The Red Pencil by Andrea Davis Pinkney, illustrated by Shane W. Evans
Amira is an artist who spends her free time drawing with sharp sticks in the dirt. She has just turned twelve and is now old enough to wear a toob. Amira longs to go to school, but her mother doesn’t believe that girls should go to school. So Amira stays on the family farm with her parents and younger sister who was born with misshapen legs. Then the peace is shattered when their farm is attacked and Amira’s beloved father is killed. Now they must leave their farm behind and head to a refugee camp where people are crowded into a small space and hunger is constant. But when Amira is given a red pencil, her mind once again is able to escape into her art and she starts to once again dream of a different future and how to get there.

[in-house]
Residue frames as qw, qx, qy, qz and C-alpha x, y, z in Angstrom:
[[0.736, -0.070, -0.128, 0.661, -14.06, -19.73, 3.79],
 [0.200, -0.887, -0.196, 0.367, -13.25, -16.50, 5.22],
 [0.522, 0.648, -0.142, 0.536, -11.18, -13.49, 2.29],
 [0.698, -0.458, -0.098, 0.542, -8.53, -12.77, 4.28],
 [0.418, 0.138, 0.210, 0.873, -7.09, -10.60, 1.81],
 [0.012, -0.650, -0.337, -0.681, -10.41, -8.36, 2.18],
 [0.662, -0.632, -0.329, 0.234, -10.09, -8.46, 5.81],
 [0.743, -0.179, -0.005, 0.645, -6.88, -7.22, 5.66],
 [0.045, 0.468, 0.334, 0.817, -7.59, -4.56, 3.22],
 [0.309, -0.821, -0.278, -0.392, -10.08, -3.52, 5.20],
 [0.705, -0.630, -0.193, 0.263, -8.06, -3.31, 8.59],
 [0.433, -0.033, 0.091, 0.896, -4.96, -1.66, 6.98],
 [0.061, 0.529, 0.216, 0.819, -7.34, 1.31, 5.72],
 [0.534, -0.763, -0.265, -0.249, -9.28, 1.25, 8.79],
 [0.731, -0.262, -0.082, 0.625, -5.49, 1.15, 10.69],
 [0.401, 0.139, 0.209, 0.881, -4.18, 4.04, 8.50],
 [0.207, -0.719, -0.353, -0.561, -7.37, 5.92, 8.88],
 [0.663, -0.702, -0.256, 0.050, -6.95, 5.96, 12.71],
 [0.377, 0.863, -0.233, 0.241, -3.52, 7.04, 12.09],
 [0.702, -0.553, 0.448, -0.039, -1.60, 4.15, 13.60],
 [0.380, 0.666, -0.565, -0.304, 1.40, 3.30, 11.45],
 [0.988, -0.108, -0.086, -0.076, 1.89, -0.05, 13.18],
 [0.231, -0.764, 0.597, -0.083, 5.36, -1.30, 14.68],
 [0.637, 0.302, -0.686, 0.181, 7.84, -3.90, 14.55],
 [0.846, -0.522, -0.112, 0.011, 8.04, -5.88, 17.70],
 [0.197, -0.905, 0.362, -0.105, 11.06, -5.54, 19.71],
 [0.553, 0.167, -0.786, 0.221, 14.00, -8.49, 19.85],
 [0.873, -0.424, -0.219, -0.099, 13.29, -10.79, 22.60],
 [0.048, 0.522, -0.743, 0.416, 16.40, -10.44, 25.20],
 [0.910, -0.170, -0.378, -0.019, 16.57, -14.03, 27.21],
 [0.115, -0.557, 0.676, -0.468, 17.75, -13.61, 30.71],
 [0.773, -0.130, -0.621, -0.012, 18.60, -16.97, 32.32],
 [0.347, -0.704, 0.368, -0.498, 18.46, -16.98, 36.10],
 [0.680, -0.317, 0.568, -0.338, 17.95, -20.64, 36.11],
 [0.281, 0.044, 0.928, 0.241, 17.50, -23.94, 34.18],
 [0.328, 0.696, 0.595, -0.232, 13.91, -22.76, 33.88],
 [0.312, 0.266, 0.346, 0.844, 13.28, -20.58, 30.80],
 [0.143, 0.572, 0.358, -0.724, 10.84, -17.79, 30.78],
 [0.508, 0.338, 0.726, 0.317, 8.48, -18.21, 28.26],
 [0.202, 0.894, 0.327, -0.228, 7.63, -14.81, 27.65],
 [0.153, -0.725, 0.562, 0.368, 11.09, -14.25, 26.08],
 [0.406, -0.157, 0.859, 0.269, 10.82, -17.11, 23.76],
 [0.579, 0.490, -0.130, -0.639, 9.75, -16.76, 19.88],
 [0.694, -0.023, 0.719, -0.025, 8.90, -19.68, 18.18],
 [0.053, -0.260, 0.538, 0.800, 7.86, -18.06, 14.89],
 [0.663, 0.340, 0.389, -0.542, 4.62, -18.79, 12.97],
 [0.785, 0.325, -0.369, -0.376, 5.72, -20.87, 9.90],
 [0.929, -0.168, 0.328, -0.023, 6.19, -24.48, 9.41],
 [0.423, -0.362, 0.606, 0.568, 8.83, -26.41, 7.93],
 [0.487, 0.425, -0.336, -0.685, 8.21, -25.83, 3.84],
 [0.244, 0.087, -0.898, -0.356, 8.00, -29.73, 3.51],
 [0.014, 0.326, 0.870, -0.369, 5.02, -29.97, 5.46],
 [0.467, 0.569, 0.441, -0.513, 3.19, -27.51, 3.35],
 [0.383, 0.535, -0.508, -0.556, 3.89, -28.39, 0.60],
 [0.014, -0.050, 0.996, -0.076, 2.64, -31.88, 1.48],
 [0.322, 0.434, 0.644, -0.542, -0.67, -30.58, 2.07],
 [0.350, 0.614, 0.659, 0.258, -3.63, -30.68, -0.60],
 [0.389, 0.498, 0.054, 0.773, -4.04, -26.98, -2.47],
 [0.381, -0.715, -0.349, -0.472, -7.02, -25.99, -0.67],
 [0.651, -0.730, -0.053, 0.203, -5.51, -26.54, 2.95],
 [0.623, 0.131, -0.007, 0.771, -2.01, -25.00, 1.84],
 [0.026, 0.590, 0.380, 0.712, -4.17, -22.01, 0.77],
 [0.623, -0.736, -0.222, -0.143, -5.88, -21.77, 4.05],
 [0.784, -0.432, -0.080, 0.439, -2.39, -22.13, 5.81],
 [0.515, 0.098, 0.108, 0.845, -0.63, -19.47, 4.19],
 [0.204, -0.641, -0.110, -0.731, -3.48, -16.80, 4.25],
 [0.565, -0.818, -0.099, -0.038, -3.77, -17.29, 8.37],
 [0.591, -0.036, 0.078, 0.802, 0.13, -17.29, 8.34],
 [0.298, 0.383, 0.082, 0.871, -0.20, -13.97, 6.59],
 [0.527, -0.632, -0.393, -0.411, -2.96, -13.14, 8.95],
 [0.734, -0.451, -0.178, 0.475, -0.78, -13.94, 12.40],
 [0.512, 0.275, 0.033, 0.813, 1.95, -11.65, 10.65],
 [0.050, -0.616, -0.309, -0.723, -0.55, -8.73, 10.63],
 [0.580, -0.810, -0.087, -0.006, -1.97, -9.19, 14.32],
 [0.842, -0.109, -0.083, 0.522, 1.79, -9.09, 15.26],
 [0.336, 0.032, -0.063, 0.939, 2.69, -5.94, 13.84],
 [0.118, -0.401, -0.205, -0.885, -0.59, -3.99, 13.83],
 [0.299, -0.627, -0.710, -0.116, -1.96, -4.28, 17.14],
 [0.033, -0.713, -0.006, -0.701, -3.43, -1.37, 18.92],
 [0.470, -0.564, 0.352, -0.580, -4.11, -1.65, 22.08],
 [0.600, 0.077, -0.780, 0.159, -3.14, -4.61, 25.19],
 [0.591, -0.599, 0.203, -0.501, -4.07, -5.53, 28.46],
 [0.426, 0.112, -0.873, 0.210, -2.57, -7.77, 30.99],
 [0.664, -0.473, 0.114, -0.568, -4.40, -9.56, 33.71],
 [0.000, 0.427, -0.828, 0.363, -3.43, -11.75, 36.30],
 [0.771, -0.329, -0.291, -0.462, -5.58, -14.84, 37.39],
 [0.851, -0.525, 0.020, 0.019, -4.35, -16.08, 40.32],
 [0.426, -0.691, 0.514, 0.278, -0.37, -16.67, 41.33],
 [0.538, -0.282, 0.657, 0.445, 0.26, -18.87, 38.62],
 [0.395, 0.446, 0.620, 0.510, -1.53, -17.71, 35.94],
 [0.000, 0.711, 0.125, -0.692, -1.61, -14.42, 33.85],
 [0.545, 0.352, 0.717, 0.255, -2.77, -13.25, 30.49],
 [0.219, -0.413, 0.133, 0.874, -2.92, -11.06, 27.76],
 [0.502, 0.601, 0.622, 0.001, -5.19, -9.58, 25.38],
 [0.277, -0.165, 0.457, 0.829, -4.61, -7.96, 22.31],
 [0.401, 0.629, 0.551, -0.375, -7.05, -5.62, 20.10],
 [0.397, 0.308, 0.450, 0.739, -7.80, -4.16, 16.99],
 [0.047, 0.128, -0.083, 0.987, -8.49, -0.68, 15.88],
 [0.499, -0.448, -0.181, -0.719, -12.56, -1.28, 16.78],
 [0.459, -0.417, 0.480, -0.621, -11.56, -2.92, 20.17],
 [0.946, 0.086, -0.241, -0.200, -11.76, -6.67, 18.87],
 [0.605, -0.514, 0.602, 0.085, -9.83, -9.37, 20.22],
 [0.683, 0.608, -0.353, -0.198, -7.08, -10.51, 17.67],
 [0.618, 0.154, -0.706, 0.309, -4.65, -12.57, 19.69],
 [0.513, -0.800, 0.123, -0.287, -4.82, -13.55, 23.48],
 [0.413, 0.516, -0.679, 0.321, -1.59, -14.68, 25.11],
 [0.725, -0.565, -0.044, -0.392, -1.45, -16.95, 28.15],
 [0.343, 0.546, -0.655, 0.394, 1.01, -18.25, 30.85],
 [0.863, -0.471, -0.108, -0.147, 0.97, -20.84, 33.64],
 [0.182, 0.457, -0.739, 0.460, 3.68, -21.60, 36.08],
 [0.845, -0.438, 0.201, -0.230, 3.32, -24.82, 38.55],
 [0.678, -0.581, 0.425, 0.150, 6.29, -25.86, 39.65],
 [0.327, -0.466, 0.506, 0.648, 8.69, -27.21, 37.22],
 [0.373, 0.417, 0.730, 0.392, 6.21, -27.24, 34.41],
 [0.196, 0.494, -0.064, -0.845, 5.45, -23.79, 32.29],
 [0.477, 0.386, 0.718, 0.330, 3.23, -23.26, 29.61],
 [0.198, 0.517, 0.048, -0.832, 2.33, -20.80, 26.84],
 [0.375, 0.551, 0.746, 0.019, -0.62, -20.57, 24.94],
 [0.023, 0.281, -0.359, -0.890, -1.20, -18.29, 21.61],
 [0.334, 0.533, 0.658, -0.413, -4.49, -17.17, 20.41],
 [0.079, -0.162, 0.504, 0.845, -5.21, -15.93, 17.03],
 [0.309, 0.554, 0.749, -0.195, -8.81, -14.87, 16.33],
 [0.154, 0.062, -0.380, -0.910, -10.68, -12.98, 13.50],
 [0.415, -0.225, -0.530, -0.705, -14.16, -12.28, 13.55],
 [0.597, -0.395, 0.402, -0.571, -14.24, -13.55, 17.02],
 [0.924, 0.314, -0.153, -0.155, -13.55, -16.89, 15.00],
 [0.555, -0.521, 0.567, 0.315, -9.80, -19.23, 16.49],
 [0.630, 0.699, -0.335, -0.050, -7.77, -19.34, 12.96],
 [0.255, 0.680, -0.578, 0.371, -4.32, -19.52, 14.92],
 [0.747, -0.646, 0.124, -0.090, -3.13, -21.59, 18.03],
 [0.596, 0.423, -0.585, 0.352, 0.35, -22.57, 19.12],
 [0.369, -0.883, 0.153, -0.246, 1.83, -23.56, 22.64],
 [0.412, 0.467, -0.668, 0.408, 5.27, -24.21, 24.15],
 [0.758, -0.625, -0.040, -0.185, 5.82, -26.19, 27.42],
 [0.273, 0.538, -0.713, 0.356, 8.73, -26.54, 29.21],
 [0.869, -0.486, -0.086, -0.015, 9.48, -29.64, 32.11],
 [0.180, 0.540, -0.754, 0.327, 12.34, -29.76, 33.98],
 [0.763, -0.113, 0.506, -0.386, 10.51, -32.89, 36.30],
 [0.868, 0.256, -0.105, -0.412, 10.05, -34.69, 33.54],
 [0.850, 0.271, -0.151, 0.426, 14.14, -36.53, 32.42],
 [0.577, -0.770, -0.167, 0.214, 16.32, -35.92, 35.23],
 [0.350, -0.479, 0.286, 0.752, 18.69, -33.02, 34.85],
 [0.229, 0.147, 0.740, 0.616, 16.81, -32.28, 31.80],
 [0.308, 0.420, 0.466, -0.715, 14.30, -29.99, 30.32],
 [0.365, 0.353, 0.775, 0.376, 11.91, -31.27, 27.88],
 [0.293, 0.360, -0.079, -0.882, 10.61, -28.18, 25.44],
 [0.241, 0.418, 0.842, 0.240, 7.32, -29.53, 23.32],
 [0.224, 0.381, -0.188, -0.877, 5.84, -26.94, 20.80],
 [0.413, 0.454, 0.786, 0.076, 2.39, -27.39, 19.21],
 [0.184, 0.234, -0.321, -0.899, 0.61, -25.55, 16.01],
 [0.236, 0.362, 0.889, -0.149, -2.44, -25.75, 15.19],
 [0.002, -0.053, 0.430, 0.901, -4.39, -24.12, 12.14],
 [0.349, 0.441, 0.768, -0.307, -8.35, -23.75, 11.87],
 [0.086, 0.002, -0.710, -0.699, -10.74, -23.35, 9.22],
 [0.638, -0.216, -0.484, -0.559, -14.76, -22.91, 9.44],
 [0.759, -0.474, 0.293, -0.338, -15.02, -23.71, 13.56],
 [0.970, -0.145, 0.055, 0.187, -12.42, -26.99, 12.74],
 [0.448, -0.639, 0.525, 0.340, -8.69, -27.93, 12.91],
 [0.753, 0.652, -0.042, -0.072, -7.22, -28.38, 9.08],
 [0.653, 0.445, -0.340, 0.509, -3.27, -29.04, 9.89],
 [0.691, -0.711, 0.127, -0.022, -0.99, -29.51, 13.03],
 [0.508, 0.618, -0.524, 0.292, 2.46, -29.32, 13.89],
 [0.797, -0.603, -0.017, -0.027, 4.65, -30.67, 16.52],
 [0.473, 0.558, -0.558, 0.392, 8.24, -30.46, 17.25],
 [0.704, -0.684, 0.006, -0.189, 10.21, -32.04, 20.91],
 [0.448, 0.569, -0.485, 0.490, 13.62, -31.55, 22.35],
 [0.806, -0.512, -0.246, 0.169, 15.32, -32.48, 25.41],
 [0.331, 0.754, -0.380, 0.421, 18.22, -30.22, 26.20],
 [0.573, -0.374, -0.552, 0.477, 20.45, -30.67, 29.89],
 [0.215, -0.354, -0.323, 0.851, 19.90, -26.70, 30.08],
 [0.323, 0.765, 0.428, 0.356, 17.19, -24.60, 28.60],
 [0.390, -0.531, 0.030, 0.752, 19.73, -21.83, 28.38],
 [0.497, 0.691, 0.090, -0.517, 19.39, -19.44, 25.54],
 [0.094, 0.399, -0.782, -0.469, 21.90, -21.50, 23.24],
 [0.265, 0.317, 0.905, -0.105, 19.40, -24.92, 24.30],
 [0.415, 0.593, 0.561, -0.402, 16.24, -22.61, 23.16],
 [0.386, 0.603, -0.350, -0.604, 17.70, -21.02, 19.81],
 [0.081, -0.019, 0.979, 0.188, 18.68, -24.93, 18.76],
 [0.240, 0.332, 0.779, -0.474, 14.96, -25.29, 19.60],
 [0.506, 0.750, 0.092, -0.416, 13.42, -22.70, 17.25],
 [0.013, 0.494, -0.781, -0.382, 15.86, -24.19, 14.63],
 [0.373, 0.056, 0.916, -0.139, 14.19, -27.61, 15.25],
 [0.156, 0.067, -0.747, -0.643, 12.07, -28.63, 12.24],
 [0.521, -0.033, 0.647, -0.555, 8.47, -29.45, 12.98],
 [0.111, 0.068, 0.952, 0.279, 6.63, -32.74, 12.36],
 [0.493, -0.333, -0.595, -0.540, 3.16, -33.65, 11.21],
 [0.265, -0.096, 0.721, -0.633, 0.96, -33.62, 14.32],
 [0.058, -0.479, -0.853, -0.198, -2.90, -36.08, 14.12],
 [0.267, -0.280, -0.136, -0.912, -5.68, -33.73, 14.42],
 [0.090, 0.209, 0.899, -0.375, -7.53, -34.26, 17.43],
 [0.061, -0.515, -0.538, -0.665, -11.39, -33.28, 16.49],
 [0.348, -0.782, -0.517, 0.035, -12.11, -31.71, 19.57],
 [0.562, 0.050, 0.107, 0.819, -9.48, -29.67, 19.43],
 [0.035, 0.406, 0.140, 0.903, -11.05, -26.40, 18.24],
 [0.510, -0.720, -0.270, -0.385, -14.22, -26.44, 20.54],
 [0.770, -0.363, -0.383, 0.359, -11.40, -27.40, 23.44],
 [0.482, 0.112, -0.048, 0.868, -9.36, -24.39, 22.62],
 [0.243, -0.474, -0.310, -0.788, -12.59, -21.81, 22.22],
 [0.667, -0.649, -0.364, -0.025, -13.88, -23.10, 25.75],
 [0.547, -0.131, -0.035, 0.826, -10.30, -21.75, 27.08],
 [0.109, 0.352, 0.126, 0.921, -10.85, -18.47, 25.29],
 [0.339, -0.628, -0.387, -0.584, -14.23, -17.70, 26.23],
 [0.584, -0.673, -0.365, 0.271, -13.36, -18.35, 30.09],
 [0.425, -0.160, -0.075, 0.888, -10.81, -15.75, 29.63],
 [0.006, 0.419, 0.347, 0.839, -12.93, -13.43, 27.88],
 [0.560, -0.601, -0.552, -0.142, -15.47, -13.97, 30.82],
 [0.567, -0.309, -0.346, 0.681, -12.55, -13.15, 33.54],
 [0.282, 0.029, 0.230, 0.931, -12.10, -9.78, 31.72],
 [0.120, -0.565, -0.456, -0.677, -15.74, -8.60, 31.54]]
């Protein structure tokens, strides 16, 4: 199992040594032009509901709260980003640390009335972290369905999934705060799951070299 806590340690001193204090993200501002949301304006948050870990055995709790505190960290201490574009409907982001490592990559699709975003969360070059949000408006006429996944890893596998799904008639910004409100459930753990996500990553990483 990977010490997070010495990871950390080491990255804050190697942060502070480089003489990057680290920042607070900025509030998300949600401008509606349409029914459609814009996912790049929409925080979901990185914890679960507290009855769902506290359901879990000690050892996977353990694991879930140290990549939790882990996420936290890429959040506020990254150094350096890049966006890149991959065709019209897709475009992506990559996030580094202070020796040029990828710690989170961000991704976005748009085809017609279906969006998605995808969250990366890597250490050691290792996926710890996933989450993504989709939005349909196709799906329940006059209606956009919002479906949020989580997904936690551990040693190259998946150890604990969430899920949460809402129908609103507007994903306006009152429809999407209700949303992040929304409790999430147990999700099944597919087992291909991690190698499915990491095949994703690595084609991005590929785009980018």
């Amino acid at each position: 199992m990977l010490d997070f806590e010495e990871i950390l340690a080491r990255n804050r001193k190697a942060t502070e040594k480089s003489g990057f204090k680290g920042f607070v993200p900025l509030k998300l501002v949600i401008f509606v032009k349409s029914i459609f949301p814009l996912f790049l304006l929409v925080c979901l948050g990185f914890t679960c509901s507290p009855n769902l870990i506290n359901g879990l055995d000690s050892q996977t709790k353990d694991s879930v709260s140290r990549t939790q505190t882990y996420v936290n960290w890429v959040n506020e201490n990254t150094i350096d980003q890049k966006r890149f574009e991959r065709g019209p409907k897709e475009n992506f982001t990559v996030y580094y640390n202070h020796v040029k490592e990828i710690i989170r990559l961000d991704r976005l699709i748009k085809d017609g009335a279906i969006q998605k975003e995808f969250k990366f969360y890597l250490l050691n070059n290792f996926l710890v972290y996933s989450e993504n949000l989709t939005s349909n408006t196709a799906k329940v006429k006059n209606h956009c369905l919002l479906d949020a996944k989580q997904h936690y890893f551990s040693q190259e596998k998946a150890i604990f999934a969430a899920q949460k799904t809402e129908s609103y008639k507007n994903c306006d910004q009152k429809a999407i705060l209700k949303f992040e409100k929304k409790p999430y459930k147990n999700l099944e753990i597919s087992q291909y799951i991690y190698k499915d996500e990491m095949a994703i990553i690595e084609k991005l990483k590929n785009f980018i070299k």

Set in Sudan, this verse novel is filled with power, wrenching written. The brutality of the attack is captured clearly on the page as is the shock of loss that continues to ripple and tear at the small family remaining. Pinkney captures grief on the page, writing with a clarity and beauty that is stark at times and layered and subtle at others. Her verse speaks to the power of dreams to lift people out of where they are trapped and make a difference.
From waves of wheat on the page to the family together, Evans’ illustrations support the powerful verse. As the tone of the poems shift, so does his art which moves from playful to dramatic along with the text. My favorite images capture small pieces of life, little glimpses of what makes a home and a day.
An impressive novel in verse, this book offers a strong survivor of a protagonist who uses art as a force to lift herself. Appropriate for ages 9-12.
Reviewed from e-galley received from Little, Brown Books for Young Readers and Edelweiss.